Nuances and caveats
The majority doesn't approach democracy as merely a Western notion. Rather, it provides a clear definition of a democratic system that includes political plurality, freedom of expression, rule of law, et cetera.
When it comes to specifics, a rather slim majority of 57 per cent supports the rule of a political party they disagree with.
While people are generally supportive of democracy, a minority doesn't truly understand or accept its main tenets.
A relatively high 36 per cent wouldn't support those they disagree with in their political platform to take power, a percentage that doesn't bode well for democracy.
This shows that while there is an intention to move towards pluralism among most people, there is resistance to pluralism and diversity among a certain minority.
A high majority in Egypt and Tunisia are optimistic that their countries will fare better in three years than during the rule of Mubarak and Ben Ali.
It remains to be seen to what degree the opinions expressed in the poll are a reflection of excitement about the revolutions, and how far people are ready to go to establish democratic systems.
But that's precisely why an annual sequel to this poll, as promised by ACRPS, is indispensable for better understanding of Arab thinking beyond mood swings and abrupt changes.
Polls have originally been the tools used to gauge consumerist tendencies, priorities in Western societies and business. They were developed into advanced tools to monitor the public's political mood, required for certain political confidence, societal openness and stability.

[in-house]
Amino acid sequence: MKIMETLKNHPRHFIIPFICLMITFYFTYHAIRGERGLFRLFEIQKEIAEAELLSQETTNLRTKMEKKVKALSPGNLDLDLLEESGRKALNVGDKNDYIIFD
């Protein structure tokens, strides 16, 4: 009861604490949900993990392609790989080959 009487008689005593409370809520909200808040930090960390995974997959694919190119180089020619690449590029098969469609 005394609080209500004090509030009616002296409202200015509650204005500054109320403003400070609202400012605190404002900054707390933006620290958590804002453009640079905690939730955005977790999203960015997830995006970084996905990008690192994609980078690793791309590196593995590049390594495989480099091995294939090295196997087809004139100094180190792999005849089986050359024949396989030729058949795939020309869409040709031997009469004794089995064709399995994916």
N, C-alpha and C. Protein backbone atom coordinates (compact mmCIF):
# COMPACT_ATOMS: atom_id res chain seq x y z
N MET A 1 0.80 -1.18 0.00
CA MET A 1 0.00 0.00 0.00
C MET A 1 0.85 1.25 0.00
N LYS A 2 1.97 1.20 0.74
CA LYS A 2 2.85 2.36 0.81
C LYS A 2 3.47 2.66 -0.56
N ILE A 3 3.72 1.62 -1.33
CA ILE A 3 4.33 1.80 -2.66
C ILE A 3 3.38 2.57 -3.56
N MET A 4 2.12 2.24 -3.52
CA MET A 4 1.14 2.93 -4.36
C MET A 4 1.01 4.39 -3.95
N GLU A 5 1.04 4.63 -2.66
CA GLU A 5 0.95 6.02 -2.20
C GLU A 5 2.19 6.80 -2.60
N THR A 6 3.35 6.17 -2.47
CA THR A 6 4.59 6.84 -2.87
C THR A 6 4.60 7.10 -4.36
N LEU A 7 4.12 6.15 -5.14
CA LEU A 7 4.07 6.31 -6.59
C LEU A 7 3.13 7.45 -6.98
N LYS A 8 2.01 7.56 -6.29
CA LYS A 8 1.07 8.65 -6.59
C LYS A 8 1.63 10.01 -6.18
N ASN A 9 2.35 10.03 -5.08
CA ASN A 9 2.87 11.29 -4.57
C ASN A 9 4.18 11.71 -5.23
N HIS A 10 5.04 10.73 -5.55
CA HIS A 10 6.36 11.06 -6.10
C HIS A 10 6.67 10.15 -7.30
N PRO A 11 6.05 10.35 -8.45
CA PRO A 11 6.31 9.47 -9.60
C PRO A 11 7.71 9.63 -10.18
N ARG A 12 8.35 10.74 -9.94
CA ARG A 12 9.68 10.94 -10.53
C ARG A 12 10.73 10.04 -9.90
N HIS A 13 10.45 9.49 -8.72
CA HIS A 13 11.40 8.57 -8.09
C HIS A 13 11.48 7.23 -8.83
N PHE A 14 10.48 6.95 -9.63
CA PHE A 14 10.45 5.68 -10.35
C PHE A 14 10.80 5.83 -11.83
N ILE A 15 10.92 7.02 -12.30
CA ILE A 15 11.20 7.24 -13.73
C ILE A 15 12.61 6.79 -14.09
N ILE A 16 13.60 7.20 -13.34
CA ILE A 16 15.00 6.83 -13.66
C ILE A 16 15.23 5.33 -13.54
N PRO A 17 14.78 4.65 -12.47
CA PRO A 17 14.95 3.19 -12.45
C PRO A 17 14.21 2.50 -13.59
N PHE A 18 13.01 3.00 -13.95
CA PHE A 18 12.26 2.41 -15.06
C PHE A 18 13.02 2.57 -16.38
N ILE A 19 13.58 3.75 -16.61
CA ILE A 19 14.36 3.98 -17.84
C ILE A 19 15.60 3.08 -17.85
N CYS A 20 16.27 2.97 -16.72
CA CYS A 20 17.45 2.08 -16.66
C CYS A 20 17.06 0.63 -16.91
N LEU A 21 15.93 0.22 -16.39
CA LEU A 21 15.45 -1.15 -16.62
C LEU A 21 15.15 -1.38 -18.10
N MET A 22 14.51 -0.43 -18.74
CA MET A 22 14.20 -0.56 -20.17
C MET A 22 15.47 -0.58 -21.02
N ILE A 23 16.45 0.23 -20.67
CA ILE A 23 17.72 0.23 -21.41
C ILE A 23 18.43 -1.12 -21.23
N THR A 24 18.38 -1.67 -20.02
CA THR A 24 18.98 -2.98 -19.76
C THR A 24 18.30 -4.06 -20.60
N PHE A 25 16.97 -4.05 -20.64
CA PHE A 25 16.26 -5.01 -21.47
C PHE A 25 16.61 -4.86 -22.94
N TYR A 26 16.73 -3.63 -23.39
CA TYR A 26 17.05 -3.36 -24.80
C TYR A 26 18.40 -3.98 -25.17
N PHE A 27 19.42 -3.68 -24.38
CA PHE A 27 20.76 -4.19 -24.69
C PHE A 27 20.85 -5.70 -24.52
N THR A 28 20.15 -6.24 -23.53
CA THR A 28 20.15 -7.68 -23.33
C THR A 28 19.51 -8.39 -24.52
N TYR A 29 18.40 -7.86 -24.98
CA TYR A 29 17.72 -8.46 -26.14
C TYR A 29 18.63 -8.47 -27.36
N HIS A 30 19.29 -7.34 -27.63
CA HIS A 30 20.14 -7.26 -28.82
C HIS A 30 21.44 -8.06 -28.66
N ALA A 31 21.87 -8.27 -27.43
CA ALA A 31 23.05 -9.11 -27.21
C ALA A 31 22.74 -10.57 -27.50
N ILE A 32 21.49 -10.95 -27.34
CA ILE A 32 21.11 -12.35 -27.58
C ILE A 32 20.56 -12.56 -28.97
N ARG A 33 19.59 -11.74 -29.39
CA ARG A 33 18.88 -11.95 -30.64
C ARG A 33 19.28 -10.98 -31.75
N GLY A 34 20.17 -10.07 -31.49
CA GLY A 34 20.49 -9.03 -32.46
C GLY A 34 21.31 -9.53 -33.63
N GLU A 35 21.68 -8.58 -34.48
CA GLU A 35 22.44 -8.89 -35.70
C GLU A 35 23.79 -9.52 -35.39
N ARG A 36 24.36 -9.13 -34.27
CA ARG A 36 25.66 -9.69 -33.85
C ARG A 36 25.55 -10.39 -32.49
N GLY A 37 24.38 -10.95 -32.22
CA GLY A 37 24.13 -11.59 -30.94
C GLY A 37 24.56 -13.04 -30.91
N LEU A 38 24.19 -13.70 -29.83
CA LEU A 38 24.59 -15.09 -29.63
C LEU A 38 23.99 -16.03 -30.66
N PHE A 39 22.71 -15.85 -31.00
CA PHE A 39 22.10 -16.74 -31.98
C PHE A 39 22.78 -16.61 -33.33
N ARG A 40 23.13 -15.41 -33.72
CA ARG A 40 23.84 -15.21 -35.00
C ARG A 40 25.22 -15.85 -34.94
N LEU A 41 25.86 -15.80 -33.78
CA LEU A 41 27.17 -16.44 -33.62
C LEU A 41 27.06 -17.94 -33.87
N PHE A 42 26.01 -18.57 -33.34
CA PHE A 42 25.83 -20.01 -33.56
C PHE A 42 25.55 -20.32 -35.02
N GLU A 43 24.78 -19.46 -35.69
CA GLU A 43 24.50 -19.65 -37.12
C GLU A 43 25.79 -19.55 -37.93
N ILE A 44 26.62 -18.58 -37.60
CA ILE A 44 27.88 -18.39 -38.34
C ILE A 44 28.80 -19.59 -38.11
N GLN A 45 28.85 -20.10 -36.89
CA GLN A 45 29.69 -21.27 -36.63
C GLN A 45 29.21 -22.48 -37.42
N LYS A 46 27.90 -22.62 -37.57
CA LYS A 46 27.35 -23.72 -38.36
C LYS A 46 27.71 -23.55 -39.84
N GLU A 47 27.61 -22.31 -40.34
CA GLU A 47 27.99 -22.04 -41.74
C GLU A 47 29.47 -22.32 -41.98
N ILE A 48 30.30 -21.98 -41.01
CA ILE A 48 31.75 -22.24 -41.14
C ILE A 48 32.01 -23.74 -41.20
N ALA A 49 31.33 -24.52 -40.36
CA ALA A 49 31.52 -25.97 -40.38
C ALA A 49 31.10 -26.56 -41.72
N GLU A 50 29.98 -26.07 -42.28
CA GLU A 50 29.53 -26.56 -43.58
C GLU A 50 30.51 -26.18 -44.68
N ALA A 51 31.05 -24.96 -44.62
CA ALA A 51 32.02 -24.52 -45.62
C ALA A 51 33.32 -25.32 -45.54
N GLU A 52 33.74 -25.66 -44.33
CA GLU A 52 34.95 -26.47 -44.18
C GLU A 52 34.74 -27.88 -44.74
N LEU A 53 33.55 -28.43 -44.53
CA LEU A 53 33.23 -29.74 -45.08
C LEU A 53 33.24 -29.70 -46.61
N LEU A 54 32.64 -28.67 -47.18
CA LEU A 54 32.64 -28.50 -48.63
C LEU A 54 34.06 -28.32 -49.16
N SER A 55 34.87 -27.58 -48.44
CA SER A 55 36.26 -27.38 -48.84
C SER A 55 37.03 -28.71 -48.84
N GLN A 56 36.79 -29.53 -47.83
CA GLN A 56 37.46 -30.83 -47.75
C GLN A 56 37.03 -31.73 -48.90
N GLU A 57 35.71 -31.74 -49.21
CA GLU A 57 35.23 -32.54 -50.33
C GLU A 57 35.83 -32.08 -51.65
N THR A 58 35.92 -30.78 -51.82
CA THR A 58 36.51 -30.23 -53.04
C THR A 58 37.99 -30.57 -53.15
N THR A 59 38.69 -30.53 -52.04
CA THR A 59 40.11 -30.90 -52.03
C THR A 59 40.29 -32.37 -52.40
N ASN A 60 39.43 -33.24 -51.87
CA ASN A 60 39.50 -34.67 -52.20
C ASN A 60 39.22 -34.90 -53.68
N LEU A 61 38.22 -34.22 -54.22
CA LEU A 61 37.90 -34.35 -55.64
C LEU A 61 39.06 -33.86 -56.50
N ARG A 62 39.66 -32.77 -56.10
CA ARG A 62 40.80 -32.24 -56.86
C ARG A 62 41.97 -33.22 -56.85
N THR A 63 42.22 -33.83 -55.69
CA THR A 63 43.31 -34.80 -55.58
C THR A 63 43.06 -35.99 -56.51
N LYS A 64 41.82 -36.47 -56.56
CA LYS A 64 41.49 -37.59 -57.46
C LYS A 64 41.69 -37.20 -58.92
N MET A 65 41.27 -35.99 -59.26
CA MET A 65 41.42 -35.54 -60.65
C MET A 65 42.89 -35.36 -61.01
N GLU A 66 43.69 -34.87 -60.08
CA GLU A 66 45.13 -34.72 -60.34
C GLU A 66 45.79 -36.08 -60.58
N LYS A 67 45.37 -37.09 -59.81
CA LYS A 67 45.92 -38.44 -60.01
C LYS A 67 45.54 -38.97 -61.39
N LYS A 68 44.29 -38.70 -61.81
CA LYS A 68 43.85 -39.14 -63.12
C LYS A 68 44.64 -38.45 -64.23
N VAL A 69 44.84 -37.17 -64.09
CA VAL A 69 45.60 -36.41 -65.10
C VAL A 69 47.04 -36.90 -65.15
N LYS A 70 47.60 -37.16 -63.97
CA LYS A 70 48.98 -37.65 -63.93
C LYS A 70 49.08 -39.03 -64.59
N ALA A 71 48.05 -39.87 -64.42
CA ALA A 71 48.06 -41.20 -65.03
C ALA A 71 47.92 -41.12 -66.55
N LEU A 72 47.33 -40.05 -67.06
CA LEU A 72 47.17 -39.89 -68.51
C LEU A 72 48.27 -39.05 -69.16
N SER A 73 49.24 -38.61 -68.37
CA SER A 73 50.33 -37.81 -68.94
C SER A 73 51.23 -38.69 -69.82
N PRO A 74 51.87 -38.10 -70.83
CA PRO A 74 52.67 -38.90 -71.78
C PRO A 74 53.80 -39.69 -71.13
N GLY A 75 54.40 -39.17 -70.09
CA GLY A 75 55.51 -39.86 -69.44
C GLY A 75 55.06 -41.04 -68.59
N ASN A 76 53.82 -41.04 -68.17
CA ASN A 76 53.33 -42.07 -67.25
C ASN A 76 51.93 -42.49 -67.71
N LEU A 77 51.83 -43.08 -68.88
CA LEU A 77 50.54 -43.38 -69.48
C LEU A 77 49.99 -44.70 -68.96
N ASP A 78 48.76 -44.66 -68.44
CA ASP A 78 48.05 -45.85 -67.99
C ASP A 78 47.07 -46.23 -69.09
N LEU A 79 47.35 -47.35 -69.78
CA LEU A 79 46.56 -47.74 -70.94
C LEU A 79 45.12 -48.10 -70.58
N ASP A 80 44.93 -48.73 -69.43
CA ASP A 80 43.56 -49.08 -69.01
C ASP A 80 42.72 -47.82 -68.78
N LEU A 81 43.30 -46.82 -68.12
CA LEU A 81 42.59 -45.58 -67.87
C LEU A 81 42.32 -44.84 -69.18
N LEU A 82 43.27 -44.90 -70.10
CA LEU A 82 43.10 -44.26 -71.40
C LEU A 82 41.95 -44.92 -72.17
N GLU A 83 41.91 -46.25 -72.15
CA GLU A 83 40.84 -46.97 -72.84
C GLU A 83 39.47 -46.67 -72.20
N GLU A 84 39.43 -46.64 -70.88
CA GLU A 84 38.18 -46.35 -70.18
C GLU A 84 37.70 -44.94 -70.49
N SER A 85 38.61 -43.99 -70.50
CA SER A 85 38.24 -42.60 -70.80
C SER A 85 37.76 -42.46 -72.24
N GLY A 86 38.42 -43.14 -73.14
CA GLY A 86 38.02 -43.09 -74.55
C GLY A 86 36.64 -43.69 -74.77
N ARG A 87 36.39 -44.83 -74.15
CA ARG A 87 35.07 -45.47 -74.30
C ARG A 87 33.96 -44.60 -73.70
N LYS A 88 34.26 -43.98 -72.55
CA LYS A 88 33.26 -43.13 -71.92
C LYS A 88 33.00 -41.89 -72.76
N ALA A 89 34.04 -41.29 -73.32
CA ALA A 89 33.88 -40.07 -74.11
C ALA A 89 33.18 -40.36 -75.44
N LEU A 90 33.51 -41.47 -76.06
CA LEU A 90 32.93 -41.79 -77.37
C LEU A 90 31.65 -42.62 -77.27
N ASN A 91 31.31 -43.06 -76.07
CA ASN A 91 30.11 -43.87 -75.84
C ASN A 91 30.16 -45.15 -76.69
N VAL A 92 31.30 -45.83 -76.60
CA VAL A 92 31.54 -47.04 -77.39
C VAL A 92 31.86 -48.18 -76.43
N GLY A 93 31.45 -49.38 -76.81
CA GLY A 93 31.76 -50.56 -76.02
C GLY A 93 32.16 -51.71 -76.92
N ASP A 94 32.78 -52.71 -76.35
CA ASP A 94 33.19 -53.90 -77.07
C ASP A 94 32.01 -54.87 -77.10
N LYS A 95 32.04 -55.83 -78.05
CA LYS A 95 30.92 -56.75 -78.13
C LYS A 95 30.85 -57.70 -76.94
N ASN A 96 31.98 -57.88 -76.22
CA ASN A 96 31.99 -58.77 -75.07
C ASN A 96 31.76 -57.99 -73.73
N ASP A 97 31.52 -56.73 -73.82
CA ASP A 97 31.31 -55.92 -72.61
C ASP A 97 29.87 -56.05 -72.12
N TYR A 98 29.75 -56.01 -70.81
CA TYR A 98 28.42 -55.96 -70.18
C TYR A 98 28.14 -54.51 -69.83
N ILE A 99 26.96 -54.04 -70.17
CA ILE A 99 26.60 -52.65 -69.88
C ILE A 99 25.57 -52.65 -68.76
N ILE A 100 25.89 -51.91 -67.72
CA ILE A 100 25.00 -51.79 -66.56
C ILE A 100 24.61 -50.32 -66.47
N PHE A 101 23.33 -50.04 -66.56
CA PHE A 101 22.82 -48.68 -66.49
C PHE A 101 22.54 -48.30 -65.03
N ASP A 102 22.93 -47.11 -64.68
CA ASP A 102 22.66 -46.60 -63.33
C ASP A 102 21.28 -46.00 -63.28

To what degree Arab respondents express their minds freely and without any fear remains to be seen. However, for the first time in decades, people seem more willing and able to share their political sentiments, thanks to the revolutions.
The substantial size of the poll certainly helps obtain better results. But it's not only quantitative.
The methodology used by ACPRS pollsters - a 40-minute face-to-face interview with each respondent - allows for more accurate results than the usual quick phone interviews.
The approach here contrasts sharply with Western-type polls in the Arab world that project Western, not Arab, priorities, and/or are centered around slogans and clichés.
This is not a poll that asks people whether they feel Muslim or Arab, or whether they support the women's veil or democracy.
The poll, the first to be conducted after the Arab upheavals, shows a people in tune with the change that swept the Arab region.
But how does the poll square with the election results in various Arab nations where Islamists have made serious advances - such as Egypt, where conservative and ultra-conservative Islamist parties won 70 per cent of the vote?
The two are not mutually exclusive. Indeed, the polls discussed give a better and deeper explanation of the vote patterns and of the opinions of those who thus far have remained silent.
Marwan Bishara is Al Jazeera's senior political analyst and the author of The Invisible Arab: The promise and peril of the Arab revolutions, now available in bookstores.
Follow him on Twitter: @MarwanBishara
The views expressed in this article are the author's own and do not necessarily reflect Al Jazeera's editorial policy.